If you’re a fan of all houseplants, you may have considered adding a bonsai to your collection. Not only do these miniature trees have a lot of history behind them, but they’re also a little harder to maintain than your average houseplant.
However, because of this, many people buy bonsai without realizing how sensitive they can be. These aren’t the kind of plants you can overlook – bonsai require special care and attention if you want to help them thrive.
This is, of course, a daunting prospect for even the most dedicated plant owners – but that doesn’t mean keeping bonsai trees alive is particularly tricky. If you stick to the basics, keeping “beginner” bonsai types alive is relatively simple.
So whether you’ve bought a tree or are planning to bring one home, here’s everything you need to know about bonsai care as a beginner.
What are bonsai?
At the most basic level, a bonsai is simply a miniature tree planted in a container. In fact, the Japanese word “bon-sai” literally translates to “planted in a container.”
But bonsai are no ordinary houseplant – they have a rich cultural history. While the word bonsai is Japanese, the art of growing miniature trees in containers actually began in China in 700 AD, when the Chinese elite practiced the art of ‘pun-sai’. This involved growing dwarf trees and creating small landscapes.
Only later, during the Kamakura period, did it become part of Japanese culture. It was during this time that the art form focused more on the cultivation of individual trees, thanks to the influence of Japanese Zen Buddhism.
What is the best type of bonsai for beginners?
If you haven’t purchased your first bonsai yet, the best place to start is with a ginseng ficus. In the wild, these trees can grow up to 100 feet tall in a forest environment, but as bonsai, these trees are known for their oval-shaped green leaves, thick trunk, and aerial roots.
“Ficus ginseng is the perfect bonsai for beginners because it’s very easy to care for,” says Morag Hill, co-founder of online plant store The Little Botanical. “These little trees, with their sturdy, airy roots and glossy leaves, only need a little pruning to keep their shape and will be happiest in a bright spot in your home.”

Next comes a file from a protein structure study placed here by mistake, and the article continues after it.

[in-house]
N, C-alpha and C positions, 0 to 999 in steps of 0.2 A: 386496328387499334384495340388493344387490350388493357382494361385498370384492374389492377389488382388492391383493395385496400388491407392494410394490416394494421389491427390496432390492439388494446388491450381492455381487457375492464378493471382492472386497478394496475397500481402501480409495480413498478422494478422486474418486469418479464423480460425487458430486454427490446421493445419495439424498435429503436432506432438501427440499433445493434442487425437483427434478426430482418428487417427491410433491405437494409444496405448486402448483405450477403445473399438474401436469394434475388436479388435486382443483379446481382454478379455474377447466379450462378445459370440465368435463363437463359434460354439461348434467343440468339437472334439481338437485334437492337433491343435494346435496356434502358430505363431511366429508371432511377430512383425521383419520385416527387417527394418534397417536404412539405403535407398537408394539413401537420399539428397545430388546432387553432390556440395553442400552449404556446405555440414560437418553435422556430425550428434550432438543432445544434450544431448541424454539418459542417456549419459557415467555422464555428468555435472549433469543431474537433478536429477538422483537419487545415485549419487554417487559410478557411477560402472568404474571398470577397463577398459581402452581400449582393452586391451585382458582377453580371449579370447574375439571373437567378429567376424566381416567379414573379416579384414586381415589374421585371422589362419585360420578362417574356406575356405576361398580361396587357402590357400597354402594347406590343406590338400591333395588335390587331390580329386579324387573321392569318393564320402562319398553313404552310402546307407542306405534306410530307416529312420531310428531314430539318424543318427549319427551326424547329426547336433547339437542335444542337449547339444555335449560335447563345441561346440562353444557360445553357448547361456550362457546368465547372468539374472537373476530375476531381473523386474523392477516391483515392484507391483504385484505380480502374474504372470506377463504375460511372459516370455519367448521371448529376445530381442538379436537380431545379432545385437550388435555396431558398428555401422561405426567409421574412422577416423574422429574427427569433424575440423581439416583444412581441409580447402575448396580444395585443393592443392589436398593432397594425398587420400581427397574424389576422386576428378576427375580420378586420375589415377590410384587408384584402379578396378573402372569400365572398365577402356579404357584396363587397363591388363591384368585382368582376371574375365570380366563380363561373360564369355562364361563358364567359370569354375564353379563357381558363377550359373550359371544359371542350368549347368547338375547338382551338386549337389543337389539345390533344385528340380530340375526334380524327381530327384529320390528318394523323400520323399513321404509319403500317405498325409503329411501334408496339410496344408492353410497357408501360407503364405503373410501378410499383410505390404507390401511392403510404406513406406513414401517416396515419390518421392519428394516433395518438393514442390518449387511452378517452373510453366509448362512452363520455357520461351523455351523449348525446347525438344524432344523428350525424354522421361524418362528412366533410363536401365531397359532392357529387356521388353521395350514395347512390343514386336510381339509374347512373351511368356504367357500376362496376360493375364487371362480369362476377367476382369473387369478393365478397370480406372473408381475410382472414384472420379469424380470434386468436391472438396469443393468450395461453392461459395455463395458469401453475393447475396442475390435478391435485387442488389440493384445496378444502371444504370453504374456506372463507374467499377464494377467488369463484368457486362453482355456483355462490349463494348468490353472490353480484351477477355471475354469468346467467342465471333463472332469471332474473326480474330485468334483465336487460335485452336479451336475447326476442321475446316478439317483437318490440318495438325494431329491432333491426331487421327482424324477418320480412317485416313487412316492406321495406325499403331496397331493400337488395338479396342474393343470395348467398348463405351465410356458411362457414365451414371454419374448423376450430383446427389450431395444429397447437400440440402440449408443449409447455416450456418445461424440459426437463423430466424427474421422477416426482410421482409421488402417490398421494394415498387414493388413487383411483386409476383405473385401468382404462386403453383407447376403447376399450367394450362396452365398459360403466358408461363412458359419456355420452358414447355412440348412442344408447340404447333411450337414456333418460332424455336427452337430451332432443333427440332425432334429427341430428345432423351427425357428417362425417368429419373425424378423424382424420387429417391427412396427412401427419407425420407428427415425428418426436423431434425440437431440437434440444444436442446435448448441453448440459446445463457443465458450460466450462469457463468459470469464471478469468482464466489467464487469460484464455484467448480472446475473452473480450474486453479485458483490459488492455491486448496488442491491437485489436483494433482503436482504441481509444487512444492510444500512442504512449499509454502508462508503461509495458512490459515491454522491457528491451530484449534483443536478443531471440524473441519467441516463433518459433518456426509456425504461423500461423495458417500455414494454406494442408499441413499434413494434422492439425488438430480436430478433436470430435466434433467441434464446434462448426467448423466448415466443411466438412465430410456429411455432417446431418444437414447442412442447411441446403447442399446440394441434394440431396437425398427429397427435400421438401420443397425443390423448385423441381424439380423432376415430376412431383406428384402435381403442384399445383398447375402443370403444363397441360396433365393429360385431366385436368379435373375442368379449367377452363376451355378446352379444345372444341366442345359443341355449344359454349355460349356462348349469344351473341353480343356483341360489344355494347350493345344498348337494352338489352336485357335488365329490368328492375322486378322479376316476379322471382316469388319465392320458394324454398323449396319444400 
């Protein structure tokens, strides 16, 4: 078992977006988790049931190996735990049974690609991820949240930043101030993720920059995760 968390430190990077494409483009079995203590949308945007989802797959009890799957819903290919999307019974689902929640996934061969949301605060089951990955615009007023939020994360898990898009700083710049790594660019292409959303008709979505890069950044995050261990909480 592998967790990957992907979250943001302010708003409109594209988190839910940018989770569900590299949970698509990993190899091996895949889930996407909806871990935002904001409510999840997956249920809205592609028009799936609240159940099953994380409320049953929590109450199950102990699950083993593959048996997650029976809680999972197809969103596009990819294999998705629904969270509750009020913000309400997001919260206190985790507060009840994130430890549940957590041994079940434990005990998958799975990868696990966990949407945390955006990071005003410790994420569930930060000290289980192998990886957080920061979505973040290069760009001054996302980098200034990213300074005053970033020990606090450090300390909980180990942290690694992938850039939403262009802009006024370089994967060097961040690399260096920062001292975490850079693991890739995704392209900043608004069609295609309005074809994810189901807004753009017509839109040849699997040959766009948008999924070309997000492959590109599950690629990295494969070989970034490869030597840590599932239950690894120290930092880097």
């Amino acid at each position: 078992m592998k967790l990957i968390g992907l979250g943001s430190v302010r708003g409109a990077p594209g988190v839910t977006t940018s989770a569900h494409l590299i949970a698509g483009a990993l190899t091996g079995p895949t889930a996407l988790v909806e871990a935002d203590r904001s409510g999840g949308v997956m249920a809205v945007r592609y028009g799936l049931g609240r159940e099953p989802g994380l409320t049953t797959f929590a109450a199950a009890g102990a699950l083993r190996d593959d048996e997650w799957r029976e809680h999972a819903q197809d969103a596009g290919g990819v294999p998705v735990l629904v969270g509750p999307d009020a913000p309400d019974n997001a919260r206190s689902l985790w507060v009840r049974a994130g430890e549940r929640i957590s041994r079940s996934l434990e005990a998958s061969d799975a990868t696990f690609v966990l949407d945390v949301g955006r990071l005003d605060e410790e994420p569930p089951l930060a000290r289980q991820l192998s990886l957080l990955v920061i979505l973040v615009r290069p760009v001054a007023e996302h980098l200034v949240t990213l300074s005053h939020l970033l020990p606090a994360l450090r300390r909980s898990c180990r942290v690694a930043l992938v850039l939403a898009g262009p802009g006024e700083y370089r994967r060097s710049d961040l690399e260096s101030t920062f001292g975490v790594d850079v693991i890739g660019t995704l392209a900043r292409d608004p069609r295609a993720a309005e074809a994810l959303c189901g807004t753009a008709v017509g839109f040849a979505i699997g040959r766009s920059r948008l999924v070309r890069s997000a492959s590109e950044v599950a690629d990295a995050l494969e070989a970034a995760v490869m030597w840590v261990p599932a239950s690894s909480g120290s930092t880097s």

How to care for a bonsai
Different bonsai trees require different levels of care, so it’s worth researching the specific type you have before tending to them.
It should also be remembered that bonsai trees can be sensitive and it is not abnormal for them to lose some or all of their leaves if they have been overwatered, if they do not receive enough light or if they have been moved to a new location.
That being said, one of the most important things you can do for a bonsai tree is to make sure it gets enough light, Hill says. The ficus ginseng, for example, is a tropical plant, so likes a bright spot in the house – for example, in front of a south-facing window.
In terms of water, you will need to watch your tree’s soil and only water your plant when the topsoil begins to dry out. You may need to give it a little more water in the summer and a little less in the winter – hot weather and brighter light can cause it to dry out faster.
While these are the basics of bonsai care, there are many other things you can do to help your plant grow and thrive. These include using a misting bottle to increase humidity levels around the tree and learning how to prune and shape your tree’s growth.
Fortunately, there are plenty of dedicated bonsai websites and guides online and in bookstores, so it won’t be too difficult to find all the information you need.